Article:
Meat is considered any food from mammals like beef, poultry, and pork. Fish is not considered meat under this definition so commonly, fish is eaten on Fridays during Lent. In fact up until 1966, Catholics were obliged to abstain from meat every Friday, not just during Lent.

Some say that the McDonald’s filet of fish sandwich came about from popularity of meat-free Fridays of Catholics.

To be clear, avoiding meat doesn’t include meat products like cheese, milk, yogurt, and eggs. Catholics and other observers of meat-free days can partake of these food choices.

Giving up something is also linked to the repentance aspect of Lent, that of penance. When we don’t eat meat, we’re aware of the reason and that calls to mind repenting for sins and cause for Jesus’ sacrifice.

Does the Bible Say You Must Give Up Meat for Lent?

To answer the question, ‘does the Bible say you must give up meat for Lent’, the succinct answer is no. Lent itself is not mentioned in the Bible, either.

However, fasting and abstaining are common practices in the Bible, both the Old Testament books like when Daniel fasted or the New Testament ones that mention John the Baptist fasting (or Jesus, for ’40 days in the wilderness’).

Fasting and abstaining were also common for early followers of Jesus, according to many church history documents and writings.

To those who argue, ‘well it’s not in the Bible, so I’m not doing it’, you can simply reply, ‘neither is ,but do you do that?’ or ‘Neither is the command to go to church on Sunday, but Christians usually do.’ And there are many other logical responses to this conversation.

For Catholics, though, it doesn’t have to be ‘in the Bible’ to be expected. Catholics follow the Bible and the Church Magisterium with the Catechism for directions about following faith.

What Happens If You Accidentally Eat Meat During Lent?

Adhering strictly to the rules of Lent may not be easy for some, as it’s not everyday practice. So at times, someone may accidentally eat meat even when it was unintended. What happens if you accidentally eat meat during Lent?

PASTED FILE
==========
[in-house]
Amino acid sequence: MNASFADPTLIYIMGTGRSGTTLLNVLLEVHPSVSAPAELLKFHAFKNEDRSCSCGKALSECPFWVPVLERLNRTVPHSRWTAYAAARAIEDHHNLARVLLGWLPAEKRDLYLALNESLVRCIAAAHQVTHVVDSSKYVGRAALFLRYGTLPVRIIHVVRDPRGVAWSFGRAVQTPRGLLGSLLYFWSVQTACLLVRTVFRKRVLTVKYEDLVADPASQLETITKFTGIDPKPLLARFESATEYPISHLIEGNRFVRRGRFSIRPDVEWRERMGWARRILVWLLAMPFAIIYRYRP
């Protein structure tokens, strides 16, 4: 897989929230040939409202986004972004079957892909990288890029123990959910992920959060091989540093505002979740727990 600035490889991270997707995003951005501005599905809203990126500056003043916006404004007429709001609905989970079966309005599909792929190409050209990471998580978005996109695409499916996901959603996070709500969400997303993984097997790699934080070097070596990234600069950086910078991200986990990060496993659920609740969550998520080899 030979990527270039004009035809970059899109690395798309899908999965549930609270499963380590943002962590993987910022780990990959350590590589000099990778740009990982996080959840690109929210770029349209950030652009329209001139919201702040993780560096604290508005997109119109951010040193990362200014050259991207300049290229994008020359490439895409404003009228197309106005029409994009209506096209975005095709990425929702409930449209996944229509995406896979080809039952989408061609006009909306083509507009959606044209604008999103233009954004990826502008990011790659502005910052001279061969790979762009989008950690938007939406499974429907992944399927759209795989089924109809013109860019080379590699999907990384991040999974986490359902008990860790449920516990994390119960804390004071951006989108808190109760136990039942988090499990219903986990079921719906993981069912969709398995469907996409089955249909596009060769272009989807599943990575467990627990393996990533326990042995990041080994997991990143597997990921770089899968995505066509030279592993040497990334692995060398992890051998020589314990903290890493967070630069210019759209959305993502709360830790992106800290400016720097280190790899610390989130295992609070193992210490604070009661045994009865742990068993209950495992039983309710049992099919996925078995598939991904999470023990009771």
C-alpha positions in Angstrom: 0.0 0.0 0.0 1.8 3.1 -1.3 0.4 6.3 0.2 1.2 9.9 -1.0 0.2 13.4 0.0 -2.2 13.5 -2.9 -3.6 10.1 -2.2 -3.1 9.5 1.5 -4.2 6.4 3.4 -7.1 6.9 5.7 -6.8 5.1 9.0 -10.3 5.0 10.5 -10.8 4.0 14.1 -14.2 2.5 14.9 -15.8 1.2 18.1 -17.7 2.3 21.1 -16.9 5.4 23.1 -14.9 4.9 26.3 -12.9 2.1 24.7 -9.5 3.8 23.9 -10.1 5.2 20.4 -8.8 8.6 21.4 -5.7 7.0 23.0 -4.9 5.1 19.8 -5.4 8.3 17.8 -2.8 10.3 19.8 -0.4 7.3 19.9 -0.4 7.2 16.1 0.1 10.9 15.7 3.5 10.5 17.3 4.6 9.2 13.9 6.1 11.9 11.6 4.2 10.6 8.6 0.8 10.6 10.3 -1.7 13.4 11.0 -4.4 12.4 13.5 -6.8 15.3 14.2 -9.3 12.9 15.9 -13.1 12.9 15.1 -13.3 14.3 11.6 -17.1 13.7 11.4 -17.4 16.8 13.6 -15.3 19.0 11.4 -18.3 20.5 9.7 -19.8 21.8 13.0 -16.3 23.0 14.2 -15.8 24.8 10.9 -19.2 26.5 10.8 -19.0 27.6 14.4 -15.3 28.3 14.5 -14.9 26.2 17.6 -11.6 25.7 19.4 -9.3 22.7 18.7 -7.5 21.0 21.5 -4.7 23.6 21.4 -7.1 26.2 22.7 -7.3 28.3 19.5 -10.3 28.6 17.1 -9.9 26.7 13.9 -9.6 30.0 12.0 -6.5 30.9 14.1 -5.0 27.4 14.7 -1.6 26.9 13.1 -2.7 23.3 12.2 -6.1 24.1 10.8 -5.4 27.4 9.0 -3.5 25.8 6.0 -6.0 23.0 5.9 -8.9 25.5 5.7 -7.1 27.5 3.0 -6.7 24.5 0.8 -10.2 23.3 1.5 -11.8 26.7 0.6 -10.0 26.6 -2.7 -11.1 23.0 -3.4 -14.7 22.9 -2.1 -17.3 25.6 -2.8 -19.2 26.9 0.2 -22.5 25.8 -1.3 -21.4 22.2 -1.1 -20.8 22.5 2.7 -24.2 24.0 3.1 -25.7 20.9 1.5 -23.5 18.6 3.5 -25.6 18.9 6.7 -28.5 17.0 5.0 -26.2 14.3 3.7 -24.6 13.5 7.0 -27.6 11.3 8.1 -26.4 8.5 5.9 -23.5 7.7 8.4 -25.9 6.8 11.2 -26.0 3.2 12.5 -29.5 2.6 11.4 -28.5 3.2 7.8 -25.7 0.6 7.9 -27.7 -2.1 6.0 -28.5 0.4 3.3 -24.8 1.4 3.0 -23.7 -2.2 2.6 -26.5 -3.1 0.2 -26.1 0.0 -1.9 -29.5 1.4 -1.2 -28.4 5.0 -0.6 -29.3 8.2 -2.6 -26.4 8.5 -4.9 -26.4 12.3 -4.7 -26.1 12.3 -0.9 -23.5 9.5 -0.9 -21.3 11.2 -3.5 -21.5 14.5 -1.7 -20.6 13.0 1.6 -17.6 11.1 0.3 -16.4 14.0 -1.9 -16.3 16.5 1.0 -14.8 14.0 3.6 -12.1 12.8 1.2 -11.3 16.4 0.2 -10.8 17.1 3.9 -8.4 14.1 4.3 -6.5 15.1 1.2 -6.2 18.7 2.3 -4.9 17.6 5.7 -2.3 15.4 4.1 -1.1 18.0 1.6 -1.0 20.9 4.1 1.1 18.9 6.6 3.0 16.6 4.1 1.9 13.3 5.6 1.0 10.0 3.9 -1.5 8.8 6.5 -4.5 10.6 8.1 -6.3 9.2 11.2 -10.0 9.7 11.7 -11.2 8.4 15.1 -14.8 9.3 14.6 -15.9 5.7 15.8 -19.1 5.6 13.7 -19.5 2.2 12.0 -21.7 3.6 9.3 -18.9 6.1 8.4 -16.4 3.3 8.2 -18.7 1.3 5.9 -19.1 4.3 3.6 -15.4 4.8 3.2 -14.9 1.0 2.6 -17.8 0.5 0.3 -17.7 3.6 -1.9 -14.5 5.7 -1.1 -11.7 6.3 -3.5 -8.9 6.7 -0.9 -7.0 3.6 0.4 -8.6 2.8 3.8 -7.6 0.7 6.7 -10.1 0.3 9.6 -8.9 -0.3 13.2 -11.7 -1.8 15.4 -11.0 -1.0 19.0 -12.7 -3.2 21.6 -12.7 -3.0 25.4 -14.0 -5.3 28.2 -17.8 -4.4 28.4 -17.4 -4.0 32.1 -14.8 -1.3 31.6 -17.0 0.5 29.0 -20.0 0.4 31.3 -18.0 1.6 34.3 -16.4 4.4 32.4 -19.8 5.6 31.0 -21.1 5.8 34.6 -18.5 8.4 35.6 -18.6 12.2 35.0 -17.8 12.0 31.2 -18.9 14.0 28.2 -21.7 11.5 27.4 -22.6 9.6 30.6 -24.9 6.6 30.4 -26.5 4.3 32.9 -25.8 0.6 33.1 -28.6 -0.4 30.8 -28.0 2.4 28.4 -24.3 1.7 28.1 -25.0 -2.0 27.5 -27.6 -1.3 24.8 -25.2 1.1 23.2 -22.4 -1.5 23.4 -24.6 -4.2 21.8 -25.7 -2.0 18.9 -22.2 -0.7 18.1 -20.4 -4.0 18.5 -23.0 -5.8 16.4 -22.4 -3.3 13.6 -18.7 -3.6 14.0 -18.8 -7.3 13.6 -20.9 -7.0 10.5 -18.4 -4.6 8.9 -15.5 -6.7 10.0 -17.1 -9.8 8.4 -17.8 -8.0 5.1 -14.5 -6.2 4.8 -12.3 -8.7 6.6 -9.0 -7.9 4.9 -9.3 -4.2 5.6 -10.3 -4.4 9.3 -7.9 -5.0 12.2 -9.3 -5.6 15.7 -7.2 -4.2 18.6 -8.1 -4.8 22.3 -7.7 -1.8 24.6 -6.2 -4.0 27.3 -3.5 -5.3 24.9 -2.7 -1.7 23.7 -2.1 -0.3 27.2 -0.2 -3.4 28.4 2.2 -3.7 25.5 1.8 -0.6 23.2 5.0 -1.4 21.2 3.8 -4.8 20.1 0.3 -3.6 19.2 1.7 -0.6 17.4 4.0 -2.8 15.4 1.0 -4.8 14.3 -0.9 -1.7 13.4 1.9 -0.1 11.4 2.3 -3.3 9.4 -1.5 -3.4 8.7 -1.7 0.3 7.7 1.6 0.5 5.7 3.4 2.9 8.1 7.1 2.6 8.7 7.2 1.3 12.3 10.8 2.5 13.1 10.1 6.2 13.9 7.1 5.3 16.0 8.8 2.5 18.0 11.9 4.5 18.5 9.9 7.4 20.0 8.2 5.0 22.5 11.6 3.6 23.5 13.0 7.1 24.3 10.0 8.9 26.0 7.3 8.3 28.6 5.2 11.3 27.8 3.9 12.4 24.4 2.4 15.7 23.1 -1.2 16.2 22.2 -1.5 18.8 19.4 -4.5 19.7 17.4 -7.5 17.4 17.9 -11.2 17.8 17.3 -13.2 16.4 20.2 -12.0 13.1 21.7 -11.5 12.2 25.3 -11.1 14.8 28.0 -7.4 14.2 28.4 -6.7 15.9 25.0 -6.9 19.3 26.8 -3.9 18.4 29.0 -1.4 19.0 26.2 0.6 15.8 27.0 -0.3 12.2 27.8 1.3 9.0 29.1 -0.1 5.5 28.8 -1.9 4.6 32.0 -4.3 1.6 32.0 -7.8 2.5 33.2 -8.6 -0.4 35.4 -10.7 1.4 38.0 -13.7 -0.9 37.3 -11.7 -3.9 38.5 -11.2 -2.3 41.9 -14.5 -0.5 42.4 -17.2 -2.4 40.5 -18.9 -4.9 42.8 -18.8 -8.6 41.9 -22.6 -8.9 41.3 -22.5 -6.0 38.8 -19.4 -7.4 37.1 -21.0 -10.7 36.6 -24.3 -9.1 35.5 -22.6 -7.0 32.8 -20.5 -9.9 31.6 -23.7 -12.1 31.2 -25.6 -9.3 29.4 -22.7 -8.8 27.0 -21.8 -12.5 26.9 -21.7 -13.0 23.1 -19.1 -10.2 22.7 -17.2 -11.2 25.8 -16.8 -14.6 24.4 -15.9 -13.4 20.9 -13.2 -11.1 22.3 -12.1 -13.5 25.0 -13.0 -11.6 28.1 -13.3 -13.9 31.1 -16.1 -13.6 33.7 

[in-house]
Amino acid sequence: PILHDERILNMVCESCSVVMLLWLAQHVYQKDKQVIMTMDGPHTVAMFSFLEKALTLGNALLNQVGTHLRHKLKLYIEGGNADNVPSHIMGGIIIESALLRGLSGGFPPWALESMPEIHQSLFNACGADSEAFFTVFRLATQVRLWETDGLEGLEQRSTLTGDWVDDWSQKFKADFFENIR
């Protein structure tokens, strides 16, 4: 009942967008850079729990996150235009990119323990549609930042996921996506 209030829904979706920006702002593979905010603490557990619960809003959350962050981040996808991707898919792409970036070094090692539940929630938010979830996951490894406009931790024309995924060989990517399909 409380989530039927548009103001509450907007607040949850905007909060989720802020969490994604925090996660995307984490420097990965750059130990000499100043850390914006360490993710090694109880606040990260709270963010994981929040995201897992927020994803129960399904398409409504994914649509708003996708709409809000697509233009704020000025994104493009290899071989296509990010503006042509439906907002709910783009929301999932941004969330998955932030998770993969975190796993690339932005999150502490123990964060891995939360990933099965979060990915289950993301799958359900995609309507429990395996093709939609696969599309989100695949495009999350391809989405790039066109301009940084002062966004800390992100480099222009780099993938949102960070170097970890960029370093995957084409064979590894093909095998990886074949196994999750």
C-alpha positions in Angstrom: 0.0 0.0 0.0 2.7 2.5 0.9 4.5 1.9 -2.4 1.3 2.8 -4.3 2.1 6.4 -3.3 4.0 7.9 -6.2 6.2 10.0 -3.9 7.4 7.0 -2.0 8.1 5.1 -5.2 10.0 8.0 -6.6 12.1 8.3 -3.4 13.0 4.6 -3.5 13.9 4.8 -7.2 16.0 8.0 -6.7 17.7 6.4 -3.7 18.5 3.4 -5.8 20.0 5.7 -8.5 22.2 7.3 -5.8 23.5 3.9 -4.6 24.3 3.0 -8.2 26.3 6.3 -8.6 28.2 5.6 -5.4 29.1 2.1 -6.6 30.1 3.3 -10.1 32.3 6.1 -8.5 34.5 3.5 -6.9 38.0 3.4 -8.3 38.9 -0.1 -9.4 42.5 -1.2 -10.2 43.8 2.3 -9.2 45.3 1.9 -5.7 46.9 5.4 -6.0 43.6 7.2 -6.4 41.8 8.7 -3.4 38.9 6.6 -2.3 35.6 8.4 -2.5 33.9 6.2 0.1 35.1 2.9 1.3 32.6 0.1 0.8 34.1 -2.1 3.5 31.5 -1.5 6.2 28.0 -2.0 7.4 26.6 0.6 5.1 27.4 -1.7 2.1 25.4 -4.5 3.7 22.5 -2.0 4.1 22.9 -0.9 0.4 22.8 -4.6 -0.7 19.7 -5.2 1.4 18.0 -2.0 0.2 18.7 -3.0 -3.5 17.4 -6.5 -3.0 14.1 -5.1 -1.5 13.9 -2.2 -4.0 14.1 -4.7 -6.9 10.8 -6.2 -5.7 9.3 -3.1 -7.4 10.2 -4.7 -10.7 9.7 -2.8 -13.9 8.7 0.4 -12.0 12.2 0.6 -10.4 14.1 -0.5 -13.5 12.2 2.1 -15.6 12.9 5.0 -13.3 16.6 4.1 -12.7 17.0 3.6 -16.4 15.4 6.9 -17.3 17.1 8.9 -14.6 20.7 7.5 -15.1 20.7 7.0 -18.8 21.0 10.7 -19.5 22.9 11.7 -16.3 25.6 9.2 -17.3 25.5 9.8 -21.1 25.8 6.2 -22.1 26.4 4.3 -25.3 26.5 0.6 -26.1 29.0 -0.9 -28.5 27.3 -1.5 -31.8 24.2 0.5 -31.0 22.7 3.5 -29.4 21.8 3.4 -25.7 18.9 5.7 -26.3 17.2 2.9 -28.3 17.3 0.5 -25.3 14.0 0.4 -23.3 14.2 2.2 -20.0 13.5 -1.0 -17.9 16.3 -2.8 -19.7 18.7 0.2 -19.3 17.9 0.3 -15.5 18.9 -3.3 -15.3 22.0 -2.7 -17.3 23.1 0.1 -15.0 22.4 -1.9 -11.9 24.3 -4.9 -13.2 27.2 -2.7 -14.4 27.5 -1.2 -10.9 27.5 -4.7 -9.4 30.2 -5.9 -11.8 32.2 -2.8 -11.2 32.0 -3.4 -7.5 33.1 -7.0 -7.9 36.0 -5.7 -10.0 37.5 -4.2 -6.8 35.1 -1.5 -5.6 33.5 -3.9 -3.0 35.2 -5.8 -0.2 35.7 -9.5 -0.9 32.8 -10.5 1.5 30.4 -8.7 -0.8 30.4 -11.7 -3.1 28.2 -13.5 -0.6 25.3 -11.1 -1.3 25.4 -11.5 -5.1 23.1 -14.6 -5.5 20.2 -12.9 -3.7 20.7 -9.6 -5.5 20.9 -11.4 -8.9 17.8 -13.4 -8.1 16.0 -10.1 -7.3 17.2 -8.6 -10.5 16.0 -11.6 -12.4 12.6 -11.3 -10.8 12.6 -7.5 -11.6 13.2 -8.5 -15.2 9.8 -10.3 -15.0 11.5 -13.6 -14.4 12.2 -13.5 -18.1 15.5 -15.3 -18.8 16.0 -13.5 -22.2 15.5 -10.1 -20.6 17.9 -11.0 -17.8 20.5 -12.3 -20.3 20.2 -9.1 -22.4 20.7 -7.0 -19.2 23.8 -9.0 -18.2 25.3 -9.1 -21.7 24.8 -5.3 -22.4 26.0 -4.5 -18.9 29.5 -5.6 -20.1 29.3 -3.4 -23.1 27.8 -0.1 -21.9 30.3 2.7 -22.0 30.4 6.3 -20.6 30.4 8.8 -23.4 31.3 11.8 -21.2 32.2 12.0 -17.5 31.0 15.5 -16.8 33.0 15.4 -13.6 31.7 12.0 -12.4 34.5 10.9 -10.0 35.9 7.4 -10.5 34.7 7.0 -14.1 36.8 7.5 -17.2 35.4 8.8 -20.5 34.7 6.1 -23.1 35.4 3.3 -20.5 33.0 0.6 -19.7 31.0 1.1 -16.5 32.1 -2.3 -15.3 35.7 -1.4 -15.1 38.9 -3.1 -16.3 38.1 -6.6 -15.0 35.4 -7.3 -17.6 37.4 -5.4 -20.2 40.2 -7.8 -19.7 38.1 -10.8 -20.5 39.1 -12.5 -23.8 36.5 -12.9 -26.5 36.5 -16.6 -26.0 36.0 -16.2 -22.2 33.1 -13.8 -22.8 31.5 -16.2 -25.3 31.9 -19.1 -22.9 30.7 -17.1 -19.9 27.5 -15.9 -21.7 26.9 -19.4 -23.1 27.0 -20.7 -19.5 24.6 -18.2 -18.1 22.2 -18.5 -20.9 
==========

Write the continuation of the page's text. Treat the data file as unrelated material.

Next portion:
It is not a mortal sin to accidentally eat meat during Lent, nor is a mortal sin to accidentally eat meat on Ash Wednesday and the Fridays of Lent, when abstaining from meat is obliged. The key word not making it mortally sinful is ‘accidentally’ because acts must be intentional for sin to occur.

So this means according to the Catholic Catechism you aren’t in danger of hell by accidentally eating meat on days of Lent when you are supposed to abstain. Now if you chose to eat meat intentionally on days of abstinence, that is another thing altogether.

For Catholics, eating meat on days of abstinence requires true confession to a priest who will prescribe penance to absolve the sin-if you do it on purpose. It’s not the act of eating meat that is sinful for Catholics, but the act of not following obligation intentionally that is.

Now if you aren’t Catholic, then that won’t be a concern but neither would you care about accidentally eating meat on abstinence days of Lent, for that matter!

As well, in reality, nothing much will happen if you accidentally eat meat on Lent during days of abstinence. You can try again next time! If you learn you’re eating meat when you didn’t intend to, simply stop eating it. Throw it away and don’t eat anymore of the meat. You can choose something else to eat or just abstain for the rest of the meal.

Some wonder if it’s a sin to accidentally eat meat on Fridays during Lent.

Other suggestions include doing things to help you abstain next time. You can enlist the help of family. This is what we do every Friday. We exhort each other to not eat meat, reminding one another of our Friday practice.

We purposefully plan out meals for days of abstinence to help us remain meat-free.

You can make a note for yourself in the kitchen or food prep areas as reminders too, if you’re worried you’ll accidentally eat meat on abstinence days. As well, if you go out to eat, make sure to ask the server/cooks about how the food is prepared. Sometimes even ‘meat free dishes’ like soups or pastas have meat in the cooking process, so it’s safer to ask before ordering.

Wrapping Up ‘Is Giving Up Meat For Lent Required?’

To wrap up this topic, giving up meat for Lent is required for Catholics, but this isn’t every day of Lent. Abstinence days (meat-free days) are Ash Wednesday and Fridays of Lent (the 40 day period leading up to Easter).

Some Protestants, like Lutherans, Anglicans, Methodists, and Episcopalians, also abstain from meat during Lent as a tradition but not as a requirement.

Surprisingly, there are some secular (non-religious) people who observe Lent by giving up meat too, but for non-faith reasons.

For more related ‘Hopeful Holiday’ articles, I recommend these:

Sources: Bulldog Catholic; Arch SPM

Recent Posts